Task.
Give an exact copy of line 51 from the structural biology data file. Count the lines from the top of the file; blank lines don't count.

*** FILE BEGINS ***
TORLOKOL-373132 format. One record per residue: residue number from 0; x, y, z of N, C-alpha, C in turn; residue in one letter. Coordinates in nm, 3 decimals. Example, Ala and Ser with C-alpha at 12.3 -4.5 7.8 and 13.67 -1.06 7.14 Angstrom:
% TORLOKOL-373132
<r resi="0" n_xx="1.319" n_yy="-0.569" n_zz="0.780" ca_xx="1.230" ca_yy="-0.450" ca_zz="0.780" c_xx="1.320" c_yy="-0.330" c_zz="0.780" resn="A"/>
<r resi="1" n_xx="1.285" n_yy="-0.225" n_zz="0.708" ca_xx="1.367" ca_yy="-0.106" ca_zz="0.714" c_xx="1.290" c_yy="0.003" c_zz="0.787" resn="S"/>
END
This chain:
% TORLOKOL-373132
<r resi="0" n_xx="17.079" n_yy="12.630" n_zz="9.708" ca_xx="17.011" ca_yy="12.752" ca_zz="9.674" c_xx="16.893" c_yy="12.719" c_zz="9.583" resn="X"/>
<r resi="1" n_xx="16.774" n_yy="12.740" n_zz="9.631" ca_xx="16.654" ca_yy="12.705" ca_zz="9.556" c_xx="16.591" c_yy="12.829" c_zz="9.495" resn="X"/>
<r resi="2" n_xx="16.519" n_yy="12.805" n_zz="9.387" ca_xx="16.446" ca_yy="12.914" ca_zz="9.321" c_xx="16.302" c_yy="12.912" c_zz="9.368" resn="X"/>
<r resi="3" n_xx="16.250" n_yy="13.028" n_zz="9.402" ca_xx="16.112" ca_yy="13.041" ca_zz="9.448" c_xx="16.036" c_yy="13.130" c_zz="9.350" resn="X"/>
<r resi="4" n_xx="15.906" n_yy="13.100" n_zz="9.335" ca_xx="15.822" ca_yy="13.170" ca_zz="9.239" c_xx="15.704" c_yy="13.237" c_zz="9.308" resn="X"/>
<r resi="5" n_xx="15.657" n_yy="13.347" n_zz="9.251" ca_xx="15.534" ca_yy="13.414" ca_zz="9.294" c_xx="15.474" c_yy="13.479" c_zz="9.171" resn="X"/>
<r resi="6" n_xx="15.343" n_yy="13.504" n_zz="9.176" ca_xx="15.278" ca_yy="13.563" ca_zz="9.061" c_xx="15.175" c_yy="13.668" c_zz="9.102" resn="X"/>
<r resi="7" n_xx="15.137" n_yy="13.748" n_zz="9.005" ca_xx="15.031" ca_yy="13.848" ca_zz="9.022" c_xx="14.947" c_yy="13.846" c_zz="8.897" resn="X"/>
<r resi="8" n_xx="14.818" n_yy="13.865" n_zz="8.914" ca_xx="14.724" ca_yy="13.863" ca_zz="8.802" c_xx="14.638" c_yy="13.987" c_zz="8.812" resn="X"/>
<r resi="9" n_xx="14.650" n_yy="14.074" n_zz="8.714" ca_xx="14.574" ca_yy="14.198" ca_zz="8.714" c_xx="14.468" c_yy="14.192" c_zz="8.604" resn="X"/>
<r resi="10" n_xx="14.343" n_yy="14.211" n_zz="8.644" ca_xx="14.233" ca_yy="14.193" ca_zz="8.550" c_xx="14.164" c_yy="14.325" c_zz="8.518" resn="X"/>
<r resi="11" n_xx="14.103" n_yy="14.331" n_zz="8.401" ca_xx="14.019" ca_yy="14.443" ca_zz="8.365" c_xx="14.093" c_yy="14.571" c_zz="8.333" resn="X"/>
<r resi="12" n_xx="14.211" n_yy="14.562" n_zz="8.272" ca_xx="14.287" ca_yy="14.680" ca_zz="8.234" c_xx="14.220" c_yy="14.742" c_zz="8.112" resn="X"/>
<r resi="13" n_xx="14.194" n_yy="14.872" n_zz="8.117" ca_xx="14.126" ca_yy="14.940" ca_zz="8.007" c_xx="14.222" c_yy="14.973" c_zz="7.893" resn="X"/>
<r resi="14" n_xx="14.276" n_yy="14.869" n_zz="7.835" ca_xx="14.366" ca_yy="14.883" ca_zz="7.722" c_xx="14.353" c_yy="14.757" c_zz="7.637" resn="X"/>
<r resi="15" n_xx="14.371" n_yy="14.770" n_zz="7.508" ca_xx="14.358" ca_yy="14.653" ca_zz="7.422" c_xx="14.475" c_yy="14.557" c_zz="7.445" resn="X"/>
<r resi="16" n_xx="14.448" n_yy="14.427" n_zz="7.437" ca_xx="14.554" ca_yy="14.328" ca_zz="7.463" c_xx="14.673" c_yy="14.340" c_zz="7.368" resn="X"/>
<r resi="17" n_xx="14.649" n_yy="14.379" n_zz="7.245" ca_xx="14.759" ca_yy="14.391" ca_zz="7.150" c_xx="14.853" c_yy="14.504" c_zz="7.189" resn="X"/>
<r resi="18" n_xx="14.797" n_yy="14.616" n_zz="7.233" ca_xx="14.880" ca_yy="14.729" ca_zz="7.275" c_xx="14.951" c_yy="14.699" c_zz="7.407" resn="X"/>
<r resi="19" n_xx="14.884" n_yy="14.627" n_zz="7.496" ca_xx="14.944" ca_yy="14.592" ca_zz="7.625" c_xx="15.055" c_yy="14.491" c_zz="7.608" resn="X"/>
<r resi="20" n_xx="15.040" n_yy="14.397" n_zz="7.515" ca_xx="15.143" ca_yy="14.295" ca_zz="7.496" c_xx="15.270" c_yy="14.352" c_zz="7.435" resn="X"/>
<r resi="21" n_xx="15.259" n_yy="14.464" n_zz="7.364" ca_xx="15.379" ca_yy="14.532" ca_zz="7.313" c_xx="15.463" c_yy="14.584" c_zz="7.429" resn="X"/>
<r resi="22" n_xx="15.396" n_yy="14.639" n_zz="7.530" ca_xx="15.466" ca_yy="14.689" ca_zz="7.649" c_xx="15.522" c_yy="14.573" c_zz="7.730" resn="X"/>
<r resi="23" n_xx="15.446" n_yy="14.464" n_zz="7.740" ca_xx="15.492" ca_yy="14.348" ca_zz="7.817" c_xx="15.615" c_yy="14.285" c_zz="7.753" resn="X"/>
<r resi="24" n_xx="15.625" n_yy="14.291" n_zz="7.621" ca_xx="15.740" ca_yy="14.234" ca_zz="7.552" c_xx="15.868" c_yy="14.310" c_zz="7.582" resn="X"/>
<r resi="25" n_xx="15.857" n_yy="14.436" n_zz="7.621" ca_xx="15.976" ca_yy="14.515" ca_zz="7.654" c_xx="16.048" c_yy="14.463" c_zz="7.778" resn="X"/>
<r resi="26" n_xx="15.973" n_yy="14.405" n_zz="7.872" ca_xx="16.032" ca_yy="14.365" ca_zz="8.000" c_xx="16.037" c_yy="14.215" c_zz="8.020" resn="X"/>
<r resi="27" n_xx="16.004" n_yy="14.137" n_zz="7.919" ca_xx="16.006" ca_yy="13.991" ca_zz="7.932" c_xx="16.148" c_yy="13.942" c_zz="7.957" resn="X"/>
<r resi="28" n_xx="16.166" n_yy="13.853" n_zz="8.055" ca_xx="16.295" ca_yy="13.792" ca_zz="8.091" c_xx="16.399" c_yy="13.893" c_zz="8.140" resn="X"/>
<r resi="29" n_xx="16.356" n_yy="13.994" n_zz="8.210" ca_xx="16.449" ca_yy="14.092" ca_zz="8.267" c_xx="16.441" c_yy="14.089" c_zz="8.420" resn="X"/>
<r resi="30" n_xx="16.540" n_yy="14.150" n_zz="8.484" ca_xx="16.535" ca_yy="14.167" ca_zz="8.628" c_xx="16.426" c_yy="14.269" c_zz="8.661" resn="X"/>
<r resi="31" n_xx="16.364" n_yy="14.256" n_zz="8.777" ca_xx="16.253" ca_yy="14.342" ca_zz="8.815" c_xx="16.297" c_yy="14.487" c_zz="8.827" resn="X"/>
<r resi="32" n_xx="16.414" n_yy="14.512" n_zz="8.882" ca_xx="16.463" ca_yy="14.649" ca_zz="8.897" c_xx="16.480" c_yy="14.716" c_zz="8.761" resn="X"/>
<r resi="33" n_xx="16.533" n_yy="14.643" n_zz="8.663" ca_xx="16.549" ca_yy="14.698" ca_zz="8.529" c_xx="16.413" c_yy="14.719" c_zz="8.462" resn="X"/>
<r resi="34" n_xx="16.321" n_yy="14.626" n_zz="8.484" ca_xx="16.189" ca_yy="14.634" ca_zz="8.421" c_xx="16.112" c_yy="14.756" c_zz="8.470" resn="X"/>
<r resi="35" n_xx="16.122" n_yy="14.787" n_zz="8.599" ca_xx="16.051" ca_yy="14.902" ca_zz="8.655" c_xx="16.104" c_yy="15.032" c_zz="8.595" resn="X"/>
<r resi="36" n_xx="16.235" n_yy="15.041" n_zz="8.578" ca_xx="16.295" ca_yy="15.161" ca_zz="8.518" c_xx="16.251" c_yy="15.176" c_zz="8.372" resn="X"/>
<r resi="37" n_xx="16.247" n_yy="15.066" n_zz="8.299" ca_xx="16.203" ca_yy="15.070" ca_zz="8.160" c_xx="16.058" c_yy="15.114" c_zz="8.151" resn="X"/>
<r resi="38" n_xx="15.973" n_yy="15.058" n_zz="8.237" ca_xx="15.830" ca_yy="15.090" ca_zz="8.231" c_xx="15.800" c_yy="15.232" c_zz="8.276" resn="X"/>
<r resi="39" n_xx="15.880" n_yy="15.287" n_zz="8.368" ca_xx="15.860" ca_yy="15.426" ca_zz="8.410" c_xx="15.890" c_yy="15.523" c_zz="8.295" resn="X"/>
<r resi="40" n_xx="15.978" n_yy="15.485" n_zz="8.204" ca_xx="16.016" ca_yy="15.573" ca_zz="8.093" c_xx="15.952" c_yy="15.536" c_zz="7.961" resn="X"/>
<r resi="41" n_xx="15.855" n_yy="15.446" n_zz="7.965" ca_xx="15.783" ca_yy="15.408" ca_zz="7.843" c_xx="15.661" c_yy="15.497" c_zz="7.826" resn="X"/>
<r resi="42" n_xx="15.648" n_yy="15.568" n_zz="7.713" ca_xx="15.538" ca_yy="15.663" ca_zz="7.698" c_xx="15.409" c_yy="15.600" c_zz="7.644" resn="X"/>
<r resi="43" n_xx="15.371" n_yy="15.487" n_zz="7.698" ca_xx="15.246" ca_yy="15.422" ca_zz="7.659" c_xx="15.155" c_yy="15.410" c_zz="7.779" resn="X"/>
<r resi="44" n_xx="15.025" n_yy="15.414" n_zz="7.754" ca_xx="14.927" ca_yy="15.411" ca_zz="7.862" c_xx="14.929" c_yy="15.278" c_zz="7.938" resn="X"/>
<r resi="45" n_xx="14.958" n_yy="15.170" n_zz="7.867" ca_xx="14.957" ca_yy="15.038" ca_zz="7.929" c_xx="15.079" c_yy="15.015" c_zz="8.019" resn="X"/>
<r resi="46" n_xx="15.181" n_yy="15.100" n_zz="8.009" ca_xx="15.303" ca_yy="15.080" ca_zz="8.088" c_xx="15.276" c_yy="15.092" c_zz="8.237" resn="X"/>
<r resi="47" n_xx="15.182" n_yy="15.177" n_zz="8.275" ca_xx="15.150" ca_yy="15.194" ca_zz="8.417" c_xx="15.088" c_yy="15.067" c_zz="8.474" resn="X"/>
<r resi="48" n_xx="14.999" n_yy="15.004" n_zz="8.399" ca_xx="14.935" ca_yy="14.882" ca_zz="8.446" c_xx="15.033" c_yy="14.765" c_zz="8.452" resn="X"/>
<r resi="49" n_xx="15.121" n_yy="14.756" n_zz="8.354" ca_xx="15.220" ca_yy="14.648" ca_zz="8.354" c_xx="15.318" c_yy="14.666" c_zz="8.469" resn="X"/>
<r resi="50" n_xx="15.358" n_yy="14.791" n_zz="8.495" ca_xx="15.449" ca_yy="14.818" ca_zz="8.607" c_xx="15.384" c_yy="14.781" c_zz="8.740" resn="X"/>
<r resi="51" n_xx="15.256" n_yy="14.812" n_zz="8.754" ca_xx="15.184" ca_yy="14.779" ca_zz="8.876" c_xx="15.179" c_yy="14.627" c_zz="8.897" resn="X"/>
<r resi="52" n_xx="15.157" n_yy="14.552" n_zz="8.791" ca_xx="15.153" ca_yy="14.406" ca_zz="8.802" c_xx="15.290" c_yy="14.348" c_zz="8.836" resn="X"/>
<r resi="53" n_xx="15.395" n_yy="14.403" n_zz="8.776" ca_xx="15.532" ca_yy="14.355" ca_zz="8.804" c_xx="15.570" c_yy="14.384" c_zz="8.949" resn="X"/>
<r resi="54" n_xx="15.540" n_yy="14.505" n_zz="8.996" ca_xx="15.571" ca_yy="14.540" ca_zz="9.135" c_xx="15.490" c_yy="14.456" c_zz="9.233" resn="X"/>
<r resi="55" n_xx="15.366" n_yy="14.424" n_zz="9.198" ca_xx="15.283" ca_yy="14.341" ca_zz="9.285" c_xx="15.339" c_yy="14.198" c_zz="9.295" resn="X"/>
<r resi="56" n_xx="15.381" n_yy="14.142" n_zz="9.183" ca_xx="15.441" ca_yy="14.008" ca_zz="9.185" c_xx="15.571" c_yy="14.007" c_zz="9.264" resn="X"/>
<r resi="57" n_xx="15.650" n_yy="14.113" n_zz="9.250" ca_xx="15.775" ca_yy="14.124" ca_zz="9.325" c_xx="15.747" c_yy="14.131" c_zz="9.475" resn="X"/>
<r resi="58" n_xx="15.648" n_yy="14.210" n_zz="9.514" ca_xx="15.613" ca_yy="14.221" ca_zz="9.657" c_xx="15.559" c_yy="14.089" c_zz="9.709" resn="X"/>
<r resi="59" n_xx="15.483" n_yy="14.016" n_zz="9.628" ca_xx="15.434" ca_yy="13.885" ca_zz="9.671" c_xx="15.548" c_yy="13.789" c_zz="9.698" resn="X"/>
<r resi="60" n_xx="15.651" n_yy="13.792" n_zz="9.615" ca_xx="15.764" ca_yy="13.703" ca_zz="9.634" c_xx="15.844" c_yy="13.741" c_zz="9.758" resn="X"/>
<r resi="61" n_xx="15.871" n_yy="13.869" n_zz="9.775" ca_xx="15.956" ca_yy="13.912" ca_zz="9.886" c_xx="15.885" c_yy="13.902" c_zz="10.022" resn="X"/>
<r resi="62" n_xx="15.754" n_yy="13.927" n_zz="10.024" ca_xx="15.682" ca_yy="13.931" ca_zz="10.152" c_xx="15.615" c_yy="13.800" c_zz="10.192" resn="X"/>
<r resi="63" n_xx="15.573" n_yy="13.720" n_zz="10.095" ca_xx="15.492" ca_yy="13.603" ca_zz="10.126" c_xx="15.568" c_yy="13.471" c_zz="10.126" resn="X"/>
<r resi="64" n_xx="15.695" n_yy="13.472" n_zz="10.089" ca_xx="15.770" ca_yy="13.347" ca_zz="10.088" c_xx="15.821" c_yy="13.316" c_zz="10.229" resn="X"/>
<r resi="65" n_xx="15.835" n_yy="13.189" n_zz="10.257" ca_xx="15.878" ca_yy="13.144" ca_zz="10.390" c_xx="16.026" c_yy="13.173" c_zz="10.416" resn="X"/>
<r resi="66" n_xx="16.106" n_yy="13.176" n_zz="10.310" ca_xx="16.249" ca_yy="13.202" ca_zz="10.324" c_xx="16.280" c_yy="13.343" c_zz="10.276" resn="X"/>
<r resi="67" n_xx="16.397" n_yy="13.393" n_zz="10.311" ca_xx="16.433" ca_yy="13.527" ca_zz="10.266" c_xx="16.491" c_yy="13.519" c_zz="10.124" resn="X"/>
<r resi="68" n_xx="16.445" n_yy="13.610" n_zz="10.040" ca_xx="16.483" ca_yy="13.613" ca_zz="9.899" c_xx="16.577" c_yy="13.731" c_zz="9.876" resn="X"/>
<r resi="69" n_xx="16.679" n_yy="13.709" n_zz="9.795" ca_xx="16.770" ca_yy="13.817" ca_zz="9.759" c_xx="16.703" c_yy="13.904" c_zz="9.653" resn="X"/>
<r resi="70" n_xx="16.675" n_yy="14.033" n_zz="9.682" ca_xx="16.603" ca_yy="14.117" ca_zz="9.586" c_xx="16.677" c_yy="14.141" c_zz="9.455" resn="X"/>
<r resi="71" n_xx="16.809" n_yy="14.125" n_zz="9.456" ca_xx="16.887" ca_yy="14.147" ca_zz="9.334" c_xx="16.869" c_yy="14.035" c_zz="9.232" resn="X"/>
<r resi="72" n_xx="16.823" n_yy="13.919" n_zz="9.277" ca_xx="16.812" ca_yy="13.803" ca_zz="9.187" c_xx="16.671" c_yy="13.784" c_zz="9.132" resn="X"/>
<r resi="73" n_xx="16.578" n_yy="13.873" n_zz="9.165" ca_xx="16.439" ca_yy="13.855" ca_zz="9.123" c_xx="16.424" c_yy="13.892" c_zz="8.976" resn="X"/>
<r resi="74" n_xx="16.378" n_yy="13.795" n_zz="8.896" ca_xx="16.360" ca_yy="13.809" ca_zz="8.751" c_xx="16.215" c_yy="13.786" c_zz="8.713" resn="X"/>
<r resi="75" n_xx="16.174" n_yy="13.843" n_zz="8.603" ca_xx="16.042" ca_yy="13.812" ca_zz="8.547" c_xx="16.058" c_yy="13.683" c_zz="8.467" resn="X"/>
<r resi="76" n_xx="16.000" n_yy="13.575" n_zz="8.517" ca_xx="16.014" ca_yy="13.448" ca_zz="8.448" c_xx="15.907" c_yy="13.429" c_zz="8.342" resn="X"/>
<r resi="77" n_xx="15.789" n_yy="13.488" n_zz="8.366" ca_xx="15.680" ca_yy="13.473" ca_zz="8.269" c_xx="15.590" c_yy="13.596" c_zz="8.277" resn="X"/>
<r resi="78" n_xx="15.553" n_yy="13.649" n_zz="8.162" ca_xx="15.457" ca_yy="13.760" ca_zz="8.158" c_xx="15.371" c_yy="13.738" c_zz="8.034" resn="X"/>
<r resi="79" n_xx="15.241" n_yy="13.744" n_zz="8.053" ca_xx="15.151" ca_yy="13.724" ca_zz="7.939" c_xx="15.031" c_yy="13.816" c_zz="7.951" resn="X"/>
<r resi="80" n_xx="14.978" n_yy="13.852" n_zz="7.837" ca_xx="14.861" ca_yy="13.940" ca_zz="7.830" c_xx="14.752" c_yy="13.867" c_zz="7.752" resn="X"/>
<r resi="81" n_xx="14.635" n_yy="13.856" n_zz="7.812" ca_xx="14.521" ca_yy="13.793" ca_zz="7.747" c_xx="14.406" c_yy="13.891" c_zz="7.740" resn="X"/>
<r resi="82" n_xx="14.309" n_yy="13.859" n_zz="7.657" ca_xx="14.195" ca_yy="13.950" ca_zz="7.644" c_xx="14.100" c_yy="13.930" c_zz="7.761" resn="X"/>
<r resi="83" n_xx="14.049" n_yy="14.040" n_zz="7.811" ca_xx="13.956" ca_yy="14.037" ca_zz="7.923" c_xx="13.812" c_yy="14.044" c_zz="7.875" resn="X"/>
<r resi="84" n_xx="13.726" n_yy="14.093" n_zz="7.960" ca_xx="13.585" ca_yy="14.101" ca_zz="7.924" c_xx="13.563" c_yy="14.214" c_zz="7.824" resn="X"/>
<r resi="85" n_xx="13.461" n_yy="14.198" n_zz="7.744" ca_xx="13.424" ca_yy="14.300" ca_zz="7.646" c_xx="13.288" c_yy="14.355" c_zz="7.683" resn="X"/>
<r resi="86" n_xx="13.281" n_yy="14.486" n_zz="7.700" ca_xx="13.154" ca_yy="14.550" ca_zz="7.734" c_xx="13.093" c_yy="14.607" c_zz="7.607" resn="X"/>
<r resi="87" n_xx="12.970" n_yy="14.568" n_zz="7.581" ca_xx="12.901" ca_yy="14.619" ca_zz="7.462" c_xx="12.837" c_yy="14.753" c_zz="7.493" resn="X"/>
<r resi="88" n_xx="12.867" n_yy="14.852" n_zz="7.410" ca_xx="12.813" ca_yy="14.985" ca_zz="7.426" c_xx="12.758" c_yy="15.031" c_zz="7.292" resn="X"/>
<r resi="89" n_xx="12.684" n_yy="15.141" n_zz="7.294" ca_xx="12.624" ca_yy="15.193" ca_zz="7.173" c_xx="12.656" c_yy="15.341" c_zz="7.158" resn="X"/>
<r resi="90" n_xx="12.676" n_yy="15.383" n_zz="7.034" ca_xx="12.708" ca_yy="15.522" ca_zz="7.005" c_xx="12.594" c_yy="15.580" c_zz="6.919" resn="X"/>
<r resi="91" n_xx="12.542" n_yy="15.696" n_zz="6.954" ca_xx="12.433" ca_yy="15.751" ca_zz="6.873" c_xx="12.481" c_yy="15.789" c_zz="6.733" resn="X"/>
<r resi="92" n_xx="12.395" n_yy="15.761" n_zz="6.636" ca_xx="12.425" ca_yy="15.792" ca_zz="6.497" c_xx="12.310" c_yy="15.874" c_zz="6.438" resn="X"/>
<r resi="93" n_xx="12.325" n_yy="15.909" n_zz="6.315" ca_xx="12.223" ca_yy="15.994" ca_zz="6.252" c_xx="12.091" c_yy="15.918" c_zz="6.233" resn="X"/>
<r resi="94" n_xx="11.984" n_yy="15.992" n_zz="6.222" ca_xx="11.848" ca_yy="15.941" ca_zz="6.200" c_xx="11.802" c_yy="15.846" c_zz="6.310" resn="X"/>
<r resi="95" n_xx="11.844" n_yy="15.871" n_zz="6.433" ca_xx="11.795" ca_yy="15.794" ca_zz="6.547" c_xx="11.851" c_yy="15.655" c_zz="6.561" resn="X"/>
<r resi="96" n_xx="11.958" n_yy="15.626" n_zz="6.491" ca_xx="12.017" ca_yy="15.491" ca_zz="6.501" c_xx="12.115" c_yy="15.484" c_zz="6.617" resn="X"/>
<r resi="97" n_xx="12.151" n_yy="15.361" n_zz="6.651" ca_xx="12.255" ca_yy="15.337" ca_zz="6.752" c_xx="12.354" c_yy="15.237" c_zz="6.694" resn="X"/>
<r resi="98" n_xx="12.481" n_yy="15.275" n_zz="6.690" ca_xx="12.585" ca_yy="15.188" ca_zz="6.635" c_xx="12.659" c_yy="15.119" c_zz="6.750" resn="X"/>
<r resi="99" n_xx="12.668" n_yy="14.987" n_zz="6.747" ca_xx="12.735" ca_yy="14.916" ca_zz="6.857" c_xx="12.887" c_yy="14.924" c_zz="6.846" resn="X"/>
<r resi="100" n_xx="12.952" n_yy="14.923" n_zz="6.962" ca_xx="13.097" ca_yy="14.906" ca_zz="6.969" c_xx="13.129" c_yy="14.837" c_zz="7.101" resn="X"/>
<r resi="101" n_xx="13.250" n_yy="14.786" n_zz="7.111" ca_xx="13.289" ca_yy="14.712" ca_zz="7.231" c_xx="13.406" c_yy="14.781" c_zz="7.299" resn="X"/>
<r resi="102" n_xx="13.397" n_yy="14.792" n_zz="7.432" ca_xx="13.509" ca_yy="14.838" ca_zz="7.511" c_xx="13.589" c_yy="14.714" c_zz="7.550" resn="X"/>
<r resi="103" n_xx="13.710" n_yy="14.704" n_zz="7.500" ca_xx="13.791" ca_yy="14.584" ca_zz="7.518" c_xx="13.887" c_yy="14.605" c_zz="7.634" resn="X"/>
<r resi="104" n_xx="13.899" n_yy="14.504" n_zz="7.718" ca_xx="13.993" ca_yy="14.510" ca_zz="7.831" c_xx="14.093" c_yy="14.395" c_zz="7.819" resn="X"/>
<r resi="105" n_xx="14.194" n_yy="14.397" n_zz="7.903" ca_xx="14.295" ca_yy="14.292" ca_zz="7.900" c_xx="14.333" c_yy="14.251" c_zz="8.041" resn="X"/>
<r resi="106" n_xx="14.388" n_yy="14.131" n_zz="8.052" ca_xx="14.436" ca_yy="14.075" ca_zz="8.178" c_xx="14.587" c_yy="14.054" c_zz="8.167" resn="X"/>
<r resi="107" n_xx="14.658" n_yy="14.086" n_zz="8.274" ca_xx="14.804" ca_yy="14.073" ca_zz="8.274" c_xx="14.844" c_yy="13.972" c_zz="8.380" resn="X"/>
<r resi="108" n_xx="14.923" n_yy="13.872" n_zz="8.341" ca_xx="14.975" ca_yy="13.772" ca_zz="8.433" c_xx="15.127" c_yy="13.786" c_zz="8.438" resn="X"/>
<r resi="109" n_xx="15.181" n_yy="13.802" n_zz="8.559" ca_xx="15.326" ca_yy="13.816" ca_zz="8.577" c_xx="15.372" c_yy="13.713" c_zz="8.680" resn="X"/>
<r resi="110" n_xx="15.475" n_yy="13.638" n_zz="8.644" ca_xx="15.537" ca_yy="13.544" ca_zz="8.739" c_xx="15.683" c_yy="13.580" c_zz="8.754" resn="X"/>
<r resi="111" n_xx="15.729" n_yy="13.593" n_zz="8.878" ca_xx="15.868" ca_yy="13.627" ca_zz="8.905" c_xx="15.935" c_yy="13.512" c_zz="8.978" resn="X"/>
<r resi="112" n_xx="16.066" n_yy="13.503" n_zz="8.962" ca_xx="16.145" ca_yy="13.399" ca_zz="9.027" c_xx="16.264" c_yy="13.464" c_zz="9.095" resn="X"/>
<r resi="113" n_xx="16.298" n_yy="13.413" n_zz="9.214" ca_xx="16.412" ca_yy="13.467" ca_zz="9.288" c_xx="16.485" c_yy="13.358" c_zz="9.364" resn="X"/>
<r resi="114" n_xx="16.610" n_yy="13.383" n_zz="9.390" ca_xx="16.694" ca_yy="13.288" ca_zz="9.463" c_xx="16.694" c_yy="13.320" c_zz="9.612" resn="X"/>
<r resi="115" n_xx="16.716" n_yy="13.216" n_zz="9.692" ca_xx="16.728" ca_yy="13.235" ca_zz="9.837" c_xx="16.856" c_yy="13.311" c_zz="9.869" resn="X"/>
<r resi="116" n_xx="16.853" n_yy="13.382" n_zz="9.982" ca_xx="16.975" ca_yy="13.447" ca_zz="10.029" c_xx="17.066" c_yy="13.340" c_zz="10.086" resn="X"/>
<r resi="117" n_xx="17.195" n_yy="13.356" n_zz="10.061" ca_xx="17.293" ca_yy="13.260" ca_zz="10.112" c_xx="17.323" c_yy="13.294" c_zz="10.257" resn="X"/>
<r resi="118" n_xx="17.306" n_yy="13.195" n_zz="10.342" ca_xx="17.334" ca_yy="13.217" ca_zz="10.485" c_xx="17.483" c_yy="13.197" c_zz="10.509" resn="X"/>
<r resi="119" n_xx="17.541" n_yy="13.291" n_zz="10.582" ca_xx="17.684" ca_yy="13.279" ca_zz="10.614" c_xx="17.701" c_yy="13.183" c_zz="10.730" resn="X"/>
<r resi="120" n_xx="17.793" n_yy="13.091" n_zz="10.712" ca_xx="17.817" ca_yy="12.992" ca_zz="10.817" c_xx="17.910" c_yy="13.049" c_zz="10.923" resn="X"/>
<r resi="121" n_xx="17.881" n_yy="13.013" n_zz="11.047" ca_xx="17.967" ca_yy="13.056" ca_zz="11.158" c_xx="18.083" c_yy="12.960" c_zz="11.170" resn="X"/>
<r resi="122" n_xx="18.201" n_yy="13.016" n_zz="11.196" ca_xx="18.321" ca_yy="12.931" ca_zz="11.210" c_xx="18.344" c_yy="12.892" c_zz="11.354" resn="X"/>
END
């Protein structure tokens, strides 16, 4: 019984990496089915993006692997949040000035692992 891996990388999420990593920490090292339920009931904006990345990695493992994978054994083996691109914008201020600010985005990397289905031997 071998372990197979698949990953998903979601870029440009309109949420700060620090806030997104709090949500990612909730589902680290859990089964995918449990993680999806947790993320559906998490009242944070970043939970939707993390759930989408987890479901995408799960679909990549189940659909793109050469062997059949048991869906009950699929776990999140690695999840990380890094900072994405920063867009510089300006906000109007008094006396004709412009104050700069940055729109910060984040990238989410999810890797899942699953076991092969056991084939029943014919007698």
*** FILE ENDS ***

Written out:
<r resi="43" n_xx="15.371" n_yy="15.487" n_zz="7.698" ca_xx="15.246" ca_yy="15.422" ca_zz="7.659" c_xx="15.155" c_yy="15.410" c_zz="7.779" resn="X"/>